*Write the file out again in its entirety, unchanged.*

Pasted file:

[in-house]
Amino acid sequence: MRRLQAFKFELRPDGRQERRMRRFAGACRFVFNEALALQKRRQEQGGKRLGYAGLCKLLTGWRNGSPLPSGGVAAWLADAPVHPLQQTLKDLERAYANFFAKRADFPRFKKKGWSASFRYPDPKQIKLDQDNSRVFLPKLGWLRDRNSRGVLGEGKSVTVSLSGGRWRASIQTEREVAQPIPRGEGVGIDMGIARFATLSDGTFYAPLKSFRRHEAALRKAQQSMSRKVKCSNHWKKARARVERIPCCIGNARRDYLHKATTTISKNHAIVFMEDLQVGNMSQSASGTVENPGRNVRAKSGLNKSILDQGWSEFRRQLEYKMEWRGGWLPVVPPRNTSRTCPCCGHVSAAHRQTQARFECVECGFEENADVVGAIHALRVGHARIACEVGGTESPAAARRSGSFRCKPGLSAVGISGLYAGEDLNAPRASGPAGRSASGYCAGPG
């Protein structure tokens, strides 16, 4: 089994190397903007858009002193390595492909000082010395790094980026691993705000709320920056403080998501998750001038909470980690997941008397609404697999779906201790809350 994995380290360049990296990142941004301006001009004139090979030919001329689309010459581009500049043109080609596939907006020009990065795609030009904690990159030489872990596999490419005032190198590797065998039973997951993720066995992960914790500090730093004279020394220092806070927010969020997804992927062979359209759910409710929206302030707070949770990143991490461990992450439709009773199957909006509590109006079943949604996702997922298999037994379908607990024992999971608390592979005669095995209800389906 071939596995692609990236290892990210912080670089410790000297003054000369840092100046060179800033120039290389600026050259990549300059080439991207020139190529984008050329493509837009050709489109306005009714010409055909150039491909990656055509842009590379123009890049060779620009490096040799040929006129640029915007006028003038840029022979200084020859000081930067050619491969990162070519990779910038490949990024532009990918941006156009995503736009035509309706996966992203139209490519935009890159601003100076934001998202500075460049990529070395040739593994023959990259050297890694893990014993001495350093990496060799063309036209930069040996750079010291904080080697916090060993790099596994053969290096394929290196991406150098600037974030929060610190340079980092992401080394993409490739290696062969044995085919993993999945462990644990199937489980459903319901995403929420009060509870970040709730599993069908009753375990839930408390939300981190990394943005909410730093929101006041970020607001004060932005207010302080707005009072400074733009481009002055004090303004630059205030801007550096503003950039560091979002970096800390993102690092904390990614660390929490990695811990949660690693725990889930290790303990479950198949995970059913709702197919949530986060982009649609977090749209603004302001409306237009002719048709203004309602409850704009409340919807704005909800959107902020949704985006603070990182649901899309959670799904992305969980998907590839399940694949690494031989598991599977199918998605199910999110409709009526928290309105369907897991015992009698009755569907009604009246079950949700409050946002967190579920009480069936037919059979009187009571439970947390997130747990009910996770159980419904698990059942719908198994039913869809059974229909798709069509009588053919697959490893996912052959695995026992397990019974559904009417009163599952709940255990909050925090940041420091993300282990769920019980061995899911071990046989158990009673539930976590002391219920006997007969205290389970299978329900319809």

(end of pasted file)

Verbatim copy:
[in-house]
Amino acid sequence: MRRLQAFKFELRPDGRQERRMRRFAGACRFVFNEALALQKRRQEQGGKRLGYAGLCKLLTGWRNGSPLPSGGVAAWLADAPVHPLQQTLKDLERAYANFFAKRADFPRFKKKGWSASFRYPDPKQIKLDQDNSRVFLPKLGWLRDRNSRGVLGEGKSVTVSLSGGRWRASIQTEREVAQPIPRGEGVGIDMGIARFATLSDGTFYAPLKSFRRHEAALRKAQQSMSRKVKCSNHWKKARARVERIPCCIGNARRDYLHKATTTISKNHAIVFMEDLQVGNMSQSASGTVENPGRNVRAKSGLNKSILDQGWSEFRRQLEYKMEWRGGWLPVVPPRNTSRTCPCCGHVSAAHRQTQARFECVECGFEENADVVGAIHALRVGHARIACEVGGTESPAAARRSGSFRCKPGLSAVGISGLYAGEDLNAPRASGPAGRSASGYCAGPG
């Protein structure tokens, strides 16, 4: 089994190397903007858009002193390595492909000082010395790094980026691993705000709320920056403080998501998750001038909470980690997941008397609404697999779906201790809350 994995380290360049990296990142941004301006001009004139090979030919001329689309010459581009500049043109080609596939907006020009990065795609030009904690990159030489872990596999490419005032190198590797065998039973997951993720066995992960914790500090730093004279020394220092806070927010969020997804992927062979359209759910409710929206302030707070949770990143991490461990992450439709009773199957909006509590109006079943949604996702997922298999037994379908607990024992999971608390592979005669095995209800389906 071939596995692609990236290892990210912080670089410790000297003054000369840092100046060179800033120039290389600026050259990549300059080439991207020139190529984008050329493509837009050709489109306005009714010409055909150039491909990656055509842009590379123009890049060779620009490096040799040929006129640029915007006028003038840029022979200084020859000081930067050619491969990162070519990779910038490949990024532009990918941006156009995503736009035509309706996966992203139209490519935009890159601003100076934001998202500075460049990529070395040739593994023959990259050297890694893990014993001495350093990496060799063309036209930069040996750079010291904080080697916090060993790099596994053969290096394929290196991406150098600037974030929060610190340079980092992401080394993409490739290696062969044995085919993993999945462990644990199937489980459903319901995403929420009060509870970040709730599993069908009753375990839930408390939300981190990394943005909410730093929101006041970020607001004060932005207010302080707005009072400074733009481009002055004090303004630059205030801007550096503003950039560091979002970096800390993102690092904390990614660390929490990695811990949660690693725990889930290790303990479950198949995970059913709702197919949530986060982009649609977090749209603004302001409306237009002719048709203004309602409850704009409340919807704005909800959107902020949704985006603070990182649901899309959670799904992305969980998907590839399940694949690494031989598991599977199918998605199910999110409709009526928290309105369907897991015992009698009755569907009604009246079950949700409050946002967190579920009480069936037919059979009187009571439970947390997130747990009910996770159980419904698990059942719908198994039913869809059974229909798709069509009588053919697959490893996912052959695995026992397990019974559904009417009163599952709940255990909050925090940041420091993300282990769920019980061995899911071990046989158990009673539930976590002391219920006997007969205290389970299978329900319809």